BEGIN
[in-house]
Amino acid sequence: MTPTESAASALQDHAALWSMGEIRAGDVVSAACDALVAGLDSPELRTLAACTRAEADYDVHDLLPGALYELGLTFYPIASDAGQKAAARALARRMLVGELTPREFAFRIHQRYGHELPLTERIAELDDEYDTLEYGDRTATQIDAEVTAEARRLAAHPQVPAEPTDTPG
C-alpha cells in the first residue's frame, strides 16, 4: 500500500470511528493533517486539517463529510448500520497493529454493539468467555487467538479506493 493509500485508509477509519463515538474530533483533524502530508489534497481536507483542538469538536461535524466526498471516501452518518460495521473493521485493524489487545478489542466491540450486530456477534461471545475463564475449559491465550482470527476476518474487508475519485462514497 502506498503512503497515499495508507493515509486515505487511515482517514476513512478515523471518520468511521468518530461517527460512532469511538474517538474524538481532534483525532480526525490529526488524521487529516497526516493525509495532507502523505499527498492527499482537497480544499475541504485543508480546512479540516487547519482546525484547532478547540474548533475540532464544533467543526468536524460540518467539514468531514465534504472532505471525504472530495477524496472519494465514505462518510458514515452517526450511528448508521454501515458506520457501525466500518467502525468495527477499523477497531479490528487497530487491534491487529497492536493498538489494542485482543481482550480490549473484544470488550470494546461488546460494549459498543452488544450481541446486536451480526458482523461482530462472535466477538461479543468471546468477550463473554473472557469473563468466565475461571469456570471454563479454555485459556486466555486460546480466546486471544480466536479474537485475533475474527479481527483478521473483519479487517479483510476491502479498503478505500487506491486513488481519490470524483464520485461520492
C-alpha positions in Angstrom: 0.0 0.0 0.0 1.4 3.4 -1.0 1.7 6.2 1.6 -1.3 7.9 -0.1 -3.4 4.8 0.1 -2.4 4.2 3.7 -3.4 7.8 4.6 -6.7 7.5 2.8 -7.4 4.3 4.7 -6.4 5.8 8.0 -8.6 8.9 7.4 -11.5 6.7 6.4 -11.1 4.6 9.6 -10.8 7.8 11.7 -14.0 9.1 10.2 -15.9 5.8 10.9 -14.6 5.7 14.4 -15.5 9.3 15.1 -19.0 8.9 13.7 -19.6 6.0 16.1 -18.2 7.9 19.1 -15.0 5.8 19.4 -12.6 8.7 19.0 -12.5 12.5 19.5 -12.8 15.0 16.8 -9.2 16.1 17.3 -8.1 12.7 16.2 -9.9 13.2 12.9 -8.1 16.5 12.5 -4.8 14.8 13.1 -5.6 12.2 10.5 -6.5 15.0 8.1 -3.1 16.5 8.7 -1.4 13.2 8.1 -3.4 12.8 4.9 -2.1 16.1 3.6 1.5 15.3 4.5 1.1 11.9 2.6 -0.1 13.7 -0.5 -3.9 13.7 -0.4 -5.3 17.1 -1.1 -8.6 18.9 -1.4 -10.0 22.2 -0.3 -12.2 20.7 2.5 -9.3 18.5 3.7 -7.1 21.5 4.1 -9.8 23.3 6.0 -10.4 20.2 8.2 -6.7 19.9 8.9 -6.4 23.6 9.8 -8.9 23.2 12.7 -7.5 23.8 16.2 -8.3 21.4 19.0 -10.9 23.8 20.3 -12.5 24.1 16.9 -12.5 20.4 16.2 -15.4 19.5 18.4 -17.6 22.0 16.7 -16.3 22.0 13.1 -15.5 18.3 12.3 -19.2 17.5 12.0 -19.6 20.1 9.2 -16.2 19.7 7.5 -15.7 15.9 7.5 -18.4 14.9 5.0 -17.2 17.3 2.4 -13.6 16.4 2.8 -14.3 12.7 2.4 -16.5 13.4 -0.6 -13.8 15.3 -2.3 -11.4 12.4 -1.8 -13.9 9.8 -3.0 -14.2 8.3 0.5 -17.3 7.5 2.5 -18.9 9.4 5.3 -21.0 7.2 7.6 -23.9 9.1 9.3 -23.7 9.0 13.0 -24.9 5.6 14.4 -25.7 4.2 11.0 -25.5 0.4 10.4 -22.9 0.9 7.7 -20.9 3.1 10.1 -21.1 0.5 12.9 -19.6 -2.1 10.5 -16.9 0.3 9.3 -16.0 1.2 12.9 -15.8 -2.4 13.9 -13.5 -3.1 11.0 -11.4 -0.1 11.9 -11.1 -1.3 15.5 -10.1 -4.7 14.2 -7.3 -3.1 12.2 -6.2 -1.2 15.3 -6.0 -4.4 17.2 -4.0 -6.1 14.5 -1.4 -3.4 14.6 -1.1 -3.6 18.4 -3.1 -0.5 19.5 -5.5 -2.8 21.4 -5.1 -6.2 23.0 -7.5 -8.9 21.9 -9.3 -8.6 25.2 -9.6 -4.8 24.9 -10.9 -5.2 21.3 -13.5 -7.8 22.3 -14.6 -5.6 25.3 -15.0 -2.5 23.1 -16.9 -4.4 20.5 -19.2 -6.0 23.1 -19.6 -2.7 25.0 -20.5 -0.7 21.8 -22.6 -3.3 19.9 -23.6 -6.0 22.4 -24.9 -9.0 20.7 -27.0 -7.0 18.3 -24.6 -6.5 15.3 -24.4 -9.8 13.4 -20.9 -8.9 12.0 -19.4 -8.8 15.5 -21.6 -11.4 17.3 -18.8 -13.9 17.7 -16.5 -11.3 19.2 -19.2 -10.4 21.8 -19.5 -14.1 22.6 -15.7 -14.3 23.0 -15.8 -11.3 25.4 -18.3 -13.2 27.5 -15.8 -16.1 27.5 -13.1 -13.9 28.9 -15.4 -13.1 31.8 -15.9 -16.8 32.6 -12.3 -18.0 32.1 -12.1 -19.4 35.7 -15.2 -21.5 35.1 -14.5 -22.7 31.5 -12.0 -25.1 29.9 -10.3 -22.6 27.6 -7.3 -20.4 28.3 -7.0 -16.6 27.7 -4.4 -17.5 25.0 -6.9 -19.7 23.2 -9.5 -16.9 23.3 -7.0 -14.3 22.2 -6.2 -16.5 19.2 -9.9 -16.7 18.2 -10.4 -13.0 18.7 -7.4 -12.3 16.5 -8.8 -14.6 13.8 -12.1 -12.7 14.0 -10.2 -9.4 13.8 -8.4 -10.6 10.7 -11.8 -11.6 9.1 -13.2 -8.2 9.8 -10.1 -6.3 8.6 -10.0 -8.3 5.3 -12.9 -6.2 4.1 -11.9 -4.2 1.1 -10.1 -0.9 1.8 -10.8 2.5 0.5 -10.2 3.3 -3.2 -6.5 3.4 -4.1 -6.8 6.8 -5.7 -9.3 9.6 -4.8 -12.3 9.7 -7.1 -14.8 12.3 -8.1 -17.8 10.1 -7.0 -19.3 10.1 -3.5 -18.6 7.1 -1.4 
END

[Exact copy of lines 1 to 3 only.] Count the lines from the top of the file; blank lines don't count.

[in-house]
Amino acid sequence: MTPTESAASALQDHAALWSMGEIRAGDVVSAACDALVAGLDSPELRTLAACTRAEADYDVHDLLPGALYELGLTFYPIASDAGQKAAARALARRMLVGELTPREFAFRIHQRYGHELPLTERIAELDDEYDTLEYGDRTATQIDAEVTAEARRLAAHPQVPAEPTDTPG
C-alpha cells in the first residue's frame, strides 16, 4: 500500500470511528493533517486539517463529510448500520497493529454493539468467555487467538479506493 493509500485508509477509519463515538474530533483533524502530508489534497481536507483542538469538536461535524466526498471516501452518518460495521473493521485493524489487545478489542466491540450486530456477534461471545475463564475449559491465550482470527476476518474487508475519485462514497 502506498503512503497515499495508507493515509486515505487511515482517514476513512478515523471518520468511521468518530461517527460512532469511538474517538474524538481532534483525532480526525490529526488524521487529516497526516493525509495532507502523505499527498492527499482537497480544499475541504485543508480546512479540516487547519482546525484547532478547540474548533475540532464544533467543526468536524460540518467539514468531514465534504472532505471525504472530495477524496472519494465514505462518510458514515452517526450511528448508521454501515458506520457501525466500518467502525468495527477499523477497531479490528487497530487491534491487529497492536493498538489494542485482543481482550480490549473484544470488550470494546461488546460494549459498543452488544450481541446486536451480526458482523461482530462472535466477538461479543468471546468477550463473554473472557469473563468466565475461571469456570471454563479454555485459556486466555486460546480466546486471544480466536479474537485475533475474527479481527483478521473483519479487517479483510476491502479498503478505500487506491486513488481519490470524483464520485461520492